Dear all,

Market performance over the past month reveals many perplexing yet interesting developments. As seen in the chart below, the dollar surged ahead (1.2%), but gold, which typically moves inversely to the dollar, also surged (4.0%). The simultaneous rally seems to reflect risk-aversion sentiment driven by the Israel-Iran conflict.

Yet at the same time, bonds did not perform their usual role as safe-haven assets, with bond prices retreating after the release of strong US retail sales data for March, which reflects another facet, the expectation that the timing of rate cuts would be delayed given how resilient the economy has been.

In the meantime, most stock markets saw pullbacks, and various factors have been cited: geopolitical tensions in the Middle East, valuation adjustments, concerns of the possibility of rate hikes, etc.

With all the mixed signals, what are the underlying trends?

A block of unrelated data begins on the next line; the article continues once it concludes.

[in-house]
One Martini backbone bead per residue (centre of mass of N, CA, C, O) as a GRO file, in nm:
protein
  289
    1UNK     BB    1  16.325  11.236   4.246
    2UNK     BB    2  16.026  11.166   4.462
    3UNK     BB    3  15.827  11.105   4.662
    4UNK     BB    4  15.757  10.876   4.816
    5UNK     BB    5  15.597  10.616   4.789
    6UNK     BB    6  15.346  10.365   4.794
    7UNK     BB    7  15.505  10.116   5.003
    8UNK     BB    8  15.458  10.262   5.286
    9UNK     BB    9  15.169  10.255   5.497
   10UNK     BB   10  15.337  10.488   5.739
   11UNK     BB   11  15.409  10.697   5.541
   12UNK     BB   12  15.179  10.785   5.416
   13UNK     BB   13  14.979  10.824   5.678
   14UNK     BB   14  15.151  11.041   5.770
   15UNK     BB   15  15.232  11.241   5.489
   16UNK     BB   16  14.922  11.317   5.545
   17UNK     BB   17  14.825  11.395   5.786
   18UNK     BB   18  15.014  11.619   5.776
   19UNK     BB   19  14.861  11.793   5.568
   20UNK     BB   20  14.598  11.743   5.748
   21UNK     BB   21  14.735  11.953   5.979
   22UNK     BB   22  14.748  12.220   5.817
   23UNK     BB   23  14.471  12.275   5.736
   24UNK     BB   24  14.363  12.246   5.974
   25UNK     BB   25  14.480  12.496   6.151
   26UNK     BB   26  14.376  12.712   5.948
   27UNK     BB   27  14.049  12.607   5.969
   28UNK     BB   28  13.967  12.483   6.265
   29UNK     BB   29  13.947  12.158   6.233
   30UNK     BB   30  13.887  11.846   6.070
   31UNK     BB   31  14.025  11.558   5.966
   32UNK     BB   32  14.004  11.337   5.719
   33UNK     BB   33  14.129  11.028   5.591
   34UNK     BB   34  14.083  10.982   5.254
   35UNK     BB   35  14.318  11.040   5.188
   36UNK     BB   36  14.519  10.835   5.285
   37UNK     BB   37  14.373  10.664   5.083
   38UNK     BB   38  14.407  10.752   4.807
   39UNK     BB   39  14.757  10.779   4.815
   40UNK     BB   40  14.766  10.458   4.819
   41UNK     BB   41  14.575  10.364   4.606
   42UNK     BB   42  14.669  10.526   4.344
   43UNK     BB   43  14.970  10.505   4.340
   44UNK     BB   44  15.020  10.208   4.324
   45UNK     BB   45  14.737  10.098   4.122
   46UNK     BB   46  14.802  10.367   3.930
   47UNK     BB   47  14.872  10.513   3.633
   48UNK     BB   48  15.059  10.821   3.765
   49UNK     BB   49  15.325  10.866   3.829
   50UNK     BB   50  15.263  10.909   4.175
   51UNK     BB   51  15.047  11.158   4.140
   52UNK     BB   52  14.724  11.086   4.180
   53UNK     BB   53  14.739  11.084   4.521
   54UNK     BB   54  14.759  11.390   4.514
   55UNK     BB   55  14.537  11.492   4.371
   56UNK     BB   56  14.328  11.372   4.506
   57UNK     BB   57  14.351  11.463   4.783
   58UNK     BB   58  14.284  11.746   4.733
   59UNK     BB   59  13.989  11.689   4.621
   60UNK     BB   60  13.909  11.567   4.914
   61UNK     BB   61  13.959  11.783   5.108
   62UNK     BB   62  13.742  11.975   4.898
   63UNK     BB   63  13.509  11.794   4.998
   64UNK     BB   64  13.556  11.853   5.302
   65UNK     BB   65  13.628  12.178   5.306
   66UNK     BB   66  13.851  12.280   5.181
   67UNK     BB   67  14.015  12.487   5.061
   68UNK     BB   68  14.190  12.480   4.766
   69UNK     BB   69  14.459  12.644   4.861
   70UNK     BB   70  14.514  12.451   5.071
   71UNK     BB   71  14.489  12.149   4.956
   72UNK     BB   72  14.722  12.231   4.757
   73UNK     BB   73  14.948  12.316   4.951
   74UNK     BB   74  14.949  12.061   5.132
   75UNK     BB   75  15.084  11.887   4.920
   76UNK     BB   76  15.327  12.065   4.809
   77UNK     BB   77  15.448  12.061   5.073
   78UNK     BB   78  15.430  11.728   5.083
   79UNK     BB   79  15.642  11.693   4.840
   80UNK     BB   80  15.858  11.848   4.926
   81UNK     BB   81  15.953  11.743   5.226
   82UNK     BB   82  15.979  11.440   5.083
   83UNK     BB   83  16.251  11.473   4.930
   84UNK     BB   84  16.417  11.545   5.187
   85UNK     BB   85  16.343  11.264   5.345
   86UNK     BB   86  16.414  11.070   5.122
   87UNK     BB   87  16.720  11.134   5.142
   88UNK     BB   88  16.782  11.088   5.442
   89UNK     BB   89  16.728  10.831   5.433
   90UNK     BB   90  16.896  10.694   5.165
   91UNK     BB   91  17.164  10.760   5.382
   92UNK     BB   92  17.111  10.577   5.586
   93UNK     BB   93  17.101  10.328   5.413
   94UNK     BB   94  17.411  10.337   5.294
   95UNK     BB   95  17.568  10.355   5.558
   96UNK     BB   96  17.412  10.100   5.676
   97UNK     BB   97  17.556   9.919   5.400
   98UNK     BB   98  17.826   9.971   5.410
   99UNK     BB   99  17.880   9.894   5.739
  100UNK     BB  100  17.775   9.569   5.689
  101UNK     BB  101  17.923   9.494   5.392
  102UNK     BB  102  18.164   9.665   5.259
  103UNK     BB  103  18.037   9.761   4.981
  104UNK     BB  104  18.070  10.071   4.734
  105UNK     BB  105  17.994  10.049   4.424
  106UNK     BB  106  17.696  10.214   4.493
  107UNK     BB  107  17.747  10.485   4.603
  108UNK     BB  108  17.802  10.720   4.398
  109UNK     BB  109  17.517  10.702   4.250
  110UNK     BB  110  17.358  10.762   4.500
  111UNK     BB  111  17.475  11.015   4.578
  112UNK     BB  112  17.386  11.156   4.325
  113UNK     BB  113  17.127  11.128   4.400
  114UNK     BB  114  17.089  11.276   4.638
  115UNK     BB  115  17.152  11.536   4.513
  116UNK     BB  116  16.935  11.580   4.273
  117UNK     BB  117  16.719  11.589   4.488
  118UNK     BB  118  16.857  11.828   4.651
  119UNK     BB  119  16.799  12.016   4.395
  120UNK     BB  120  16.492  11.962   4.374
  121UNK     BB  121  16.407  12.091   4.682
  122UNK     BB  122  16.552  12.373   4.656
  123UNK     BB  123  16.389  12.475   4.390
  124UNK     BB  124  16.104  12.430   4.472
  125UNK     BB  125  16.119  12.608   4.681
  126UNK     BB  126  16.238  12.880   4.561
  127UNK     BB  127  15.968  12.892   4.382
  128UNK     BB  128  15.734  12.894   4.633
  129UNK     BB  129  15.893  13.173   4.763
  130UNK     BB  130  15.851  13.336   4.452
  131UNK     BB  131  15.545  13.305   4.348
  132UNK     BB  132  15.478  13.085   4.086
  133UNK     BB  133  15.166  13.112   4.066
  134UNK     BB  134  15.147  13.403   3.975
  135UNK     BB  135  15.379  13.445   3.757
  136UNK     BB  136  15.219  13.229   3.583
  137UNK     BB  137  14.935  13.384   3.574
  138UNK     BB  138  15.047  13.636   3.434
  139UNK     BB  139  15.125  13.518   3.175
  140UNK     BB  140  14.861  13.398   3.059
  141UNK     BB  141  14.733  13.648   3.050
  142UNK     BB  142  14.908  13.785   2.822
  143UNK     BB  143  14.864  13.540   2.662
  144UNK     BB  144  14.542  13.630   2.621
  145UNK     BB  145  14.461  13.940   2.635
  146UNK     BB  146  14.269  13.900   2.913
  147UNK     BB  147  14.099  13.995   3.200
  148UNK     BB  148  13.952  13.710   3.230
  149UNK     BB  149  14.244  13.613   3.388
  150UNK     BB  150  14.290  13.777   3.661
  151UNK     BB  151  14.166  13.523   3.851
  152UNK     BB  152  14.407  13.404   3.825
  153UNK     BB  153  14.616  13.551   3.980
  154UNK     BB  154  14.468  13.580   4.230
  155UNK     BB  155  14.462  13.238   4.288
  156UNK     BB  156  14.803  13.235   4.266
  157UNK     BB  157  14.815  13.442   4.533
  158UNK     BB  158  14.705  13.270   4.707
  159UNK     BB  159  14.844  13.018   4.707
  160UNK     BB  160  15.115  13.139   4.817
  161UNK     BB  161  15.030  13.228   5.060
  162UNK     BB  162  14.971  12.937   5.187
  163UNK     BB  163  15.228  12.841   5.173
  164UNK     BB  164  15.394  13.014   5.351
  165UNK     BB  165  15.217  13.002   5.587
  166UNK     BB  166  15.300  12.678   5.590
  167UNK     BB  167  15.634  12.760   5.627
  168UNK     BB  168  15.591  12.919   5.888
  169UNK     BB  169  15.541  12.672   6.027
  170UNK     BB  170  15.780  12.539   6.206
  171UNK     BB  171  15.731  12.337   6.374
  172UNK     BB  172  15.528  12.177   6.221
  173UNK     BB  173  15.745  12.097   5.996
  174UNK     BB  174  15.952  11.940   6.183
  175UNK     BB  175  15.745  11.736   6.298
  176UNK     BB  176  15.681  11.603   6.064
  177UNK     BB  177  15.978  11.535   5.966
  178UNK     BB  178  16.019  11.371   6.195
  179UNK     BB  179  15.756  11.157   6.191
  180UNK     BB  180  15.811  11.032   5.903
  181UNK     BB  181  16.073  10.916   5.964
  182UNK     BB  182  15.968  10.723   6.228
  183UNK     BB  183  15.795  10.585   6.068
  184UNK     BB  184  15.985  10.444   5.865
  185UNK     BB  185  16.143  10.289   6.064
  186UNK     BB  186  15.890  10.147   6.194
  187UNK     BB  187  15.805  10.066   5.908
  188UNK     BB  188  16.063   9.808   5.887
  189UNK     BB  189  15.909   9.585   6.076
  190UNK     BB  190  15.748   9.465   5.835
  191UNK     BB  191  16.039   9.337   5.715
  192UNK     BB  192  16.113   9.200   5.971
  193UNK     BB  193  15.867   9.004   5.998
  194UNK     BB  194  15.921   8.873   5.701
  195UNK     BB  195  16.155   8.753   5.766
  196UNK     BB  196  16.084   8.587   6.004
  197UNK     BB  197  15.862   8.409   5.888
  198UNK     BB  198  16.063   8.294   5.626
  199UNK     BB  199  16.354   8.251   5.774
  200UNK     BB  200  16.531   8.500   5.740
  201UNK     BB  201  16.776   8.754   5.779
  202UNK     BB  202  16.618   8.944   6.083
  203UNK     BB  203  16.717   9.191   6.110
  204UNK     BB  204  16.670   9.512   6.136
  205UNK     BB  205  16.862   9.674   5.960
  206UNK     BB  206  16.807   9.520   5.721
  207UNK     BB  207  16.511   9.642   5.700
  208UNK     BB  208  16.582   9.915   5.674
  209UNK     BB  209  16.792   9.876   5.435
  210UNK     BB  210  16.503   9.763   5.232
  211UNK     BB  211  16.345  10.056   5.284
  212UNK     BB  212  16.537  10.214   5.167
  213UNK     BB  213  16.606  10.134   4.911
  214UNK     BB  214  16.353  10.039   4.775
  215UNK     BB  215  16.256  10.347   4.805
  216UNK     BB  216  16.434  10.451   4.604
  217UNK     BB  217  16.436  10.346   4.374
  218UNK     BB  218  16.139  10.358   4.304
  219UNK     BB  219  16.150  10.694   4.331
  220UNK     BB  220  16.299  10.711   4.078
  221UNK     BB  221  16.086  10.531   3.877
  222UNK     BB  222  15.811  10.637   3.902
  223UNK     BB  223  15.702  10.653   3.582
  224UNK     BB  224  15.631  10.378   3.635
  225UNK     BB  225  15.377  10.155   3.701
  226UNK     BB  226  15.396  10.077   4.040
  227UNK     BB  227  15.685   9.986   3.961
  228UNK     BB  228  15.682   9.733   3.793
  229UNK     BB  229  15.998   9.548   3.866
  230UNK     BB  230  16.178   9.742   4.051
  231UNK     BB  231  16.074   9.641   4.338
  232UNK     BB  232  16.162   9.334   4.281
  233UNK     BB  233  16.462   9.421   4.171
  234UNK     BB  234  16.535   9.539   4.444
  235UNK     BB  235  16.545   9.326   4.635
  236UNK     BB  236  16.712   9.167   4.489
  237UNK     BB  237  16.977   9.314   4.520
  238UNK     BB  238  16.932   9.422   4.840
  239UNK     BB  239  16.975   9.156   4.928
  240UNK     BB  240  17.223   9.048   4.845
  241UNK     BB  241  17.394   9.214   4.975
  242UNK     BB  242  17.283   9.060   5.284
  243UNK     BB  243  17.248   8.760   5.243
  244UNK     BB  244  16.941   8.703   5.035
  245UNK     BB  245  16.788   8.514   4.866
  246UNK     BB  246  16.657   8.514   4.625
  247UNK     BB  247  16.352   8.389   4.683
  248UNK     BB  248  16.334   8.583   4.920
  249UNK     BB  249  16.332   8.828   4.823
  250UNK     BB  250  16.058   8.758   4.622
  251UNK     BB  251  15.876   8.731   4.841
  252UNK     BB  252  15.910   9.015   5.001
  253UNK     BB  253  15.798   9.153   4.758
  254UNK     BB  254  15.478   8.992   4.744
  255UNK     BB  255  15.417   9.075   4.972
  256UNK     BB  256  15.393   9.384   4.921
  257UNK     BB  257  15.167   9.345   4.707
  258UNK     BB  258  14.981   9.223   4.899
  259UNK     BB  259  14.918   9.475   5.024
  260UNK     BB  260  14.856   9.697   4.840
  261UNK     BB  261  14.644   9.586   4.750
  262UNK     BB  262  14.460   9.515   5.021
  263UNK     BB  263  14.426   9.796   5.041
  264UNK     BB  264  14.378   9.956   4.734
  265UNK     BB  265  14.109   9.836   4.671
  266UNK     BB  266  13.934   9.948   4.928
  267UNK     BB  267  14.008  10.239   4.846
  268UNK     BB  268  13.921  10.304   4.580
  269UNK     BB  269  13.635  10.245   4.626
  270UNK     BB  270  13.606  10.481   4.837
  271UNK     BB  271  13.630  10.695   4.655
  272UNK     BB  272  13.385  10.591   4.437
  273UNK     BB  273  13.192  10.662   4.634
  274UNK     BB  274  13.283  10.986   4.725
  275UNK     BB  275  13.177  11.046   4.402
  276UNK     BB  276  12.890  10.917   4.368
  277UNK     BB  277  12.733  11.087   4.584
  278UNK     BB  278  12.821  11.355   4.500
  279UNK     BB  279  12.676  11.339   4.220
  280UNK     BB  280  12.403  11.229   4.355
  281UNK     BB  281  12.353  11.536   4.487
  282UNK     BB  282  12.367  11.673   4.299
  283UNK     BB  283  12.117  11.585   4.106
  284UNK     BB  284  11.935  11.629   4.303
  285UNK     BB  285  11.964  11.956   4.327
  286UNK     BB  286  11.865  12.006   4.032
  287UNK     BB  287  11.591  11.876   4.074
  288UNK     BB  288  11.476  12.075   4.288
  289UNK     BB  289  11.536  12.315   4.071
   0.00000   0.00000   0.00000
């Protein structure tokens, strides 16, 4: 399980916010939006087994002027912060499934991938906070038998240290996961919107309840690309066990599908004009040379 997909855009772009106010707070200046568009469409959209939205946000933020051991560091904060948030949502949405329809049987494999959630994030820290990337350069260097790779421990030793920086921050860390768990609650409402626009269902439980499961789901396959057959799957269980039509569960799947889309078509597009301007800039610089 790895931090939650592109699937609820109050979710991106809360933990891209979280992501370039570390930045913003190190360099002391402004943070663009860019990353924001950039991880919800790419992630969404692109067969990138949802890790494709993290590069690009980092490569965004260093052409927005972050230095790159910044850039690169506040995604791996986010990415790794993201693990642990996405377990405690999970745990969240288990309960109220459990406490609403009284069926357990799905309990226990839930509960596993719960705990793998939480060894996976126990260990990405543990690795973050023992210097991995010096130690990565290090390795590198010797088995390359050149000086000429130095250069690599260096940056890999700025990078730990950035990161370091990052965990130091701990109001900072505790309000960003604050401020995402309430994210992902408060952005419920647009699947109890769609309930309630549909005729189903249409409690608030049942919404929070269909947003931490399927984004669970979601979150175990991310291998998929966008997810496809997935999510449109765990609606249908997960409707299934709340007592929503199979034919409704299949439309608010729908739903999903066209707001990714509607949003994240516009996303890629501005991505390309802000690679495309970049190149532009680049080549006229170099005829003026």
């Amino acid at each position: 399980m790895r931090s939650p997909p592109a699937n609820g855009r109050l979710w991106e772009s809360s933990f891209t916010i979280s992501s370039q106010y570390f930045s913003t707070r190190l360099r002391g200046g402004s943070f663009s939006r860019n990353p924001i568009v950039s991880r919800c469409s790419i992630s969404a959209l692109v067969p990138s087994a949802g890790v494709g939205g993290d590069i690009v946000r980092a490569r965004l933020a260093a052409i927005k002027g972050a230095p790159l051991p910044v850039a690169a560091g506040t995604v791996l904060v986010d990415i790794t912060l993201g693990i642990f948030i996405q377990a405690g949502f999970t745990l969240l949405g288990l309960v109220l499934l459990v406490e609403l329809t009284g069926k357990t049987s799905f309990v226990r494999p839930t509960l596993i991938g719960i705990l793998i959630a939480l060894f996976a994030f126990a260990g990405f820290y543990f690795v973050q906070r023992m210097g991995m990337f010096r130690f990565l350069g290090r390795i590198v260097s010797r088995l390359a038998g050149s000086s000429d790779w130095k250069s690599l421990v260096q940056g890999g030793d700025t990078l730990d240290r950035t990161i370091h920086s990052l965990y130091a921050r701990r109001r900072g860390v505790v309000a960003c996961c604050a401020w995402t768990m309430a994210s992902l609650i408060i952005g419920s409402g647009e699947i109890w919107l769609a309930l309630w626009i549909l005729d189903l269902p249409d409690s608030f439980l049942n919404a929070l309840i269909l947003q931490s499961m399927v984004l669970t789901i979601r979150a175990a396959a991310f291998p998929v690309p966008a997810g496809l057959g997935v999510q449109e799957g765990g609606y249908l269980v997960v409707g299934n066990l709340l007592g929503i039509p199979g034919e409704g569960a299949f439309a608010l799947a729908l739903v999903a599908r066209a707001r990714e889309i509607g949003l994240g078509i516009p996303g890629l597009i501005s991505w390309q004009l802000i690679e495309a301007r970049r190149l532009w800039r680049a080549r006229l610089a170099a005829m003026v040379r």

Israel-Iran Conflicts Not Cause for Concerns for Fed Policy Shift

From last year’s Red Sea crisis to the Israel-Iran conflicts in April, we’ve closely monitored the potential implications on inflation, presenting key findings grounded by data. In this context, we believe the Israel-Iran tensions can be seen as noise, at least for now. The key lies in the Strait of Hormuz, the vital waterway where 20% of global oil supply passes through, which, as we’ve noted on various occasions, has remained largely unaffected, keeping oil prices in check between $80-85 per barrel in April.

In this context, even though US CPI saw a brief rebound, the impact on the broader trend is minimal. UMich Inflation expectations remaining at low levels, CPI less shelter sliding to 2.3%, and the continued downward trend in year-on-year rent inflation all point to further easing of inflation, though the trend has shifted from a rapid decline (from the mid-2022 peak of 9% to 3.5%) to a slower pace.

Moreover, the primary driver of that slowdown is not war risks, but rather strong US demand (inflationary pressures from service demand). This is also why the Fed doesn’t need to directly pivot back to rate hikes, but instead focuses on awaiting the right timing for rate cuts.

Additionally, the upcoming FOMC meeting will be crucial...

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